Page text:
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Welcome to Leducq Foundation funded network (2016-2020)

Welcome to the website of Leducq Foundation Funded network (2016-2020):  22q11.2 deletion syndrome: Novel approaches to understand cardiopharyngeal pathogenesis. 


European Coordinator:
  • Antonio BALDINI, Institute of Genetics and Biophysics, Naples (Italy)
North American Coordinator:
  • Bernice MORROW, Albert Einstein College of Medicine of Yeshiva University, Bronx (USA)
Members:
  • Cedric BLANPAIN, Université Libre de Bruxelles (Belgium)
  • Lionel CHRISTIAEN, New York University (USA)
  • Elizabeth ILLINGWORTH, Università degli Studi di Salerno, Fisciano (Italy)
  • Robert KELLY, Université Aix Marseille, Marseille (France)
  • Peter SCAMBLER, Institute of Child Health, University College London (UK)
DiGeorge Syndrome, or the 22q11.2 deletion syndrome, is the most frequent human congenital heart syndrome. Investigators in this Leducq network hope to understand the origins of the problem. DiGeorge Syndrome, and other congenital heart syndromes, often involve craniofacial abnormalities. New findings have linked some of the most common human congenital heart defects to a progenitor cell population named the cardiopharyngeal mesoderm (CPM), which as the name implies, forms not only the heart, but part of the face and neck. This Leducq network’s multidisciplinary team will investigate the role of the Tbx1 gene, which is essential for development of the CPM cell population and the formation of the heart, relying upon models in the mouse and the sea squirt Ciona; mice recapitulate faithfully the human patient phenotype and Ciona has recently emerged as an excellent model for CPM biology. Investigators hope to gain novel insights concerning 22q11.2DS pathogenesis, and the mechanisms controlling cardiopharyngeal development. The results should add considerably to our knowledge of genetic heart defects, and could have implications for the diagnosis and prognosis of human patients.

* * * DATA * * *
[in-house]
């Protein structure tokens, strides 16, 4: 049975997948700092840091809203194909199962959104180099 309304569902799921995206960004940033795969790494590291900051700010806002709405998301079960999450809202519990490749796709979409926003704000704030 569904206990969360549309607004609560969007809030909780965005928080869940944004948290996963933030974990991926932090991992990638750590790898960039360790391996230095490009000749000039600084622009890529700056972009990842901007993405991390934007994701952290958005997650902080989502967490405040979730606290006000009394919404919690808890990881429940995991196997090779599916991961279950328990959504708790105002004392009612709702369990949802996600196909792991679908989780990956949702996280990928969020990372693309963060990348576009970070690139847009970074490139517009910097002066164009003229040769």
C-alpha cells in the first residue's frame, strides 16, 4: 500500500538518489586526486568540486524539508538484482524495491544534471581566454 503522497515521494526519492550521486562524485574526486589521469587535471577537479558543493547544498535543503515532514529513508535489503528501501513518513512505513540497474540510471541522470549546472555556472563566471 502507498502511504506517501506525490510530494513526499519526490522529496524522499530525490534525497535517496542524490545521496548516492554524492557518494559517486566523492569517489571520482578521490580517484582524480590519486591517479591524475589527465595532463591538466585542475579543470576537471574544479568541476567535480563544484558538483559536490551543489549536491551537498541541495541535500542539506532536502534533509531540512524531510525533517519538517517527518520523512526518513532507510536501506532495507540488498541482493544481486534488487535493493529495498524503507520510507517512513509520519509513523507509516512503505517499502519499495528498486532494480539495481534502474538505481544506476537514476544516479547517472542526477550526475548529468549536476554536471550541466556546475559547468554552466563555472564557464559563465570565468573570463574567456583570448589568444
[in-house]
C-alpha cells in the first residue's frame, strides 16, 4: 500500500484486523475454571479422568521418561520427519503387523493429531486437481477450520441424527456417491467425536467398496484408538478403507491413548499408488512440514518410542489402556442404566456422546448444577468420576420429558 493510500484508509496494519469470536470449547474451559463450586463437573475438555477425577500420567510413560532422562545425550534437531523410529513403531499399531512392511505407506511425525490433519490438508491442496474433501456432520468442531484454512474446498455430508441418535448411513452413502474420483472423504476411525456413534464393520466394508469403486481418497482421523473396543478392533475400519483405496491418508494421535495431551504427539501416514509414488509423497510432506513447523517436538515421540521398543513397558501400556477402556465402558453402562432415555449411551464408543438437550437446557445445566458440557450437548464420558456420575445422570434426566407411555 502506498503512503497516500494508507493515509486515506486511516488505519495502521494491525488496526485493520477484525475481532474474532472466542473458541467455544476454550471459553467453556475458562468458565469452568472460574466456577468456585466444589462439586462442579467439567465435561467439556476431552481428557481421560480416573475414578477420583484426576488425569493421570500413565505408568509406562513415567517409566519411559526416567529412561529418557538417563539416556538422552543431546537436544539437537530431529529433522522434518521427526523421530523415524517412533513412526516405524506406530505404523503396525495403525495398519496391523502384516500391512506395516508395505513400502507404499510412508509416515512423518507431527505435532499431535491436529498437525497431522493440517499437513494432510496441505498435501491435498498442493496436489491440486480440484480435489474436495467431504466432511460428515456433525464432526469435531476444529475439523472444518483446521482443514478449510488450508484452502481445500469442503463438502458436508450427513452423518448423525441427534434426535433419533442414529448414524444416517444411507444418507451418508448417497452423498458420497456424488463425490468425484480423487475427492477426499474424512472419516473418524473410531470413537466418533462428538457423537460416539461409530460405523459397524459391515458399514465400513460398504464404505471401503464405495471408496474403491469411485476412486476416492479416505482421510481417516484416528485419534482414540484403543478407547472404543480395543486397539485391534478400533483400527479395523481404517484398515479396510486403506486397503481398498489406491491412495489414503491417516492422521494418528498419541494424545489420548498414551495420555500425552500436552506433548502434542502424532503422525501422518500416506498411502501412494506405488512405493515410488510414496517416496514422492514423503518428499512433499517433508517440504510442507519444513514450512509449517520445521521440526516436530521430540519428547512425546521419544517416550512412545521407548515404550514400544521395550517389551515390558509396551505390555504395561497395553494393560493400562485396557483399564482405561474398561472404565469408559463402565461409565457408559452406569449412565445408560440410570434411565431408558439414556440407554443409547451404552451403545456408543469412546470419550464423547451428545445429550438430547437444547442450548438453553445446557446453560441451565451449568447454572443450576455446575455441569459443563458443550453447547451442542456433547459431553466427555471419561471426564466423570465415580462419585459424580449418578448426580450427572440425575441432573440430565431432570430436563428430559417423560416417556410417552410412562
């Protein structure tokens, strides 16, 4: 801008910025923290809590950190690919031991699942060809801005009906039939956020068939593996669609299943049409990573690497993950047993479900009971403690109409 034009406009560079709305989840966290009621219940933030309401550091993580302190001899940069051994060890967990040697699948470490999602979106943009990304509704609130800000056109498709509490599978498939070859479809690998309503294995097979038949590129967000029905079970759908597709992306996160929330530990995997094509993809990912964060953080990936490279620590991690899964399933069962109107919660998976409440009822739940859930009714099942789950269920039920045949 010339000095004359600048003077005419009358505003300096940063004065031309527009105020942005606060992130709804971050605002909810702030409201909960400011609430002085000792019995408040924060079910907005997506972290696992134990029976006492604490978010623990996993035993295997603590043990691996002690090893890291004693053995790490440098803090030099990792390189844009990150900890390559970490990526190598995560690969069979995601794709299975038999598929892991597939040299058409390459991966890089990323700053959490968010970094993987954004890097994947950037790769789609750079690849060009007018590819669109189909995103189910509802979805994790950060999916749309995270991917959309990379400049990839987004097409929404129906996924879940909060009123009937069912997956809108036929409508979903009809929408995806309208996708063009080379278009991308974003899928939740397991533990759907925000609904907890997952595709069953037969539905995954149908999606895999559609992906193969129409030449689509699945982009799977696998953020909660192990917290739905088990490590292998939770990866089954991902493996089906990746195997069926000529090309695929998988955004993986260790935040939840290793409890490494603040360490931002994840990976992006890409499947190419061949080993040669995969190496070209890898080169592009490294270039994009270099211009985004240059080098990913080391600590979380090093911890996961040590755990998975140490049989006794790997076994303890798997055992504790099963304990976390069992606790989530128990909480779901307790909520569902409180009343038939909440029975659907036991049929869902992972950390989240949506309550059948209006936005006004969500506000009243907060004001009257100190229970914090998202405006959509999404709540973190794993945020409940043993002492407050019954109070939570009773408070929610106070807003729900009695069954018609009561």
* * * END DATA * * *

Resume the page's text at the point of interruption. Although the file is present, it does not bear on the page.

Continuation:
Further information https://www.fondationleducq.org/network/22q11-2-deletion-syndrome-novel-approaches-to-understand-cardiopharyngeal-pathogenesis/